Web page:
If the Bank of England, the Treasury, and the Big Five were to adopt this policy, to what criteria should they look respectively in regulating bank-rate, Government borrowing, and trade-advances? The first question is whether the criterion should be a precise, arithmetical formula or whether it should be sought in a general judgement of the situation based on all the available data. The pioneer of price-stability as against exchange-stability, Professor Irving Fisher, advocated the former in the shape of his "compensated dollar," which was to be automatically adjusted by reference to an index number of prices without any play of judgement or discretion. He may have been influenced, however, by the advantage of propounding a method which could be grafted as easily as possible on to the pre-war system of gold reserves and gold ratios. In any case, I doubt the wisdom and the practicability of a system so cut and dried. If we wait until a price movement is actually afoot before applying remedial measures, we may be too late. "It is not the past rise in prices but the future rise that has to be counteracted."[1] It is characteristic of the impetuosity of the credit cycle that price movements tend to be cumulative, each movement promoting, up to a certain point, a further movement in the same direction. Professor Fisher's method may be adapted to deal with long-period trends in the value of gold but not with the, often more injurious, short-period oscillations of the credit cycle. Nevertheless, whilst it would not be advisable to postpone action until it was called for by an actual movement of prices, it would promote confidence, and furnish an objective standard of value, if, an official index number having been compiled of such a character as to register the price of a standard composite commodity, the authorities were to adopt this composite commodity as their standard of value in the sense that they would employ all their resources to prevent a movement of its price by more than a certain percentage in either direction away from the normal, just as before the war they employed all their resources to prevent a movement in the price of gold by more than a certain percentage. The precise composition of the standard composite commodity could be modified from time to time in accordance with changes in the relative economic importance of its various components.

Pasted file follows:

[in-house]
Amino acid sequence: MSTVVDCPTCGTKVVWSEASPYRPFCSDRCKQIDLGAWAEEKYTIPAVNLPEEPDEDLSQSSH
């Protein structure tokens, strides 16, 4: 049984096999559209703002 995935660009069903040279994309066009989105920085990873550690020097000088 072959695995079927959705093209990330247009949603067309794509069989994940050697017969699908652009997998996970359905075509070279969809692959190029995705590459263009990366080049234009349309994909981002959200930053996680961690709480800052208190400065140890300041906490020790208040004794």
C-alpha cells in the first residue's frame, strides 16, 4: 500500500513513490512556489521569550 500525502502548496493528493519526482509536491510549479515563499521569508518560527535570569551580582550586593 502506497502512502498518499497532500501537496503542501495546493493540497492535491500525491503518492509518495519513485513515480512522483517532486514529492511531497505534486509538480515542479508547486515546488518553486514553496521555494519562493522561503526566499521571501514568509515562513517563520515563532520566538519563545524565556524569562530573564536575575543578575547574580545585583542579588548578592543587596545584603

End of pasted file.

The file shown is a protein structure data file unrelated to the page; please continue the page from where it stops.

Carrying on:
As regards the criteria, other than the actual trend of prices, which should determine the action of the controlling authority, it is beyond the scope of this essay to deal adequately with the diagnosis and analysis of the credit cycle. The more deeply our researches penetrate into this subject, the more accurately shall we understand the right time and method for controlling credit-expansion by bank-rate or otherwise. But in the meantime we have a considerable and growing body of general experience upon which those in authority can base their judgements. Actual price-movements must of course provide the most important datum; but the state of employment, the volume of production, the effective demand for credit as felt by the banks, the rate of interest on investments of various types, the volume of new issues, the flow of cash into circulation, the statistics of foreign trade and the level of the exchanges must all be taken into account. The main point is that the objective of the authorities, pursued with such means as are at their command, should be the stability of prices.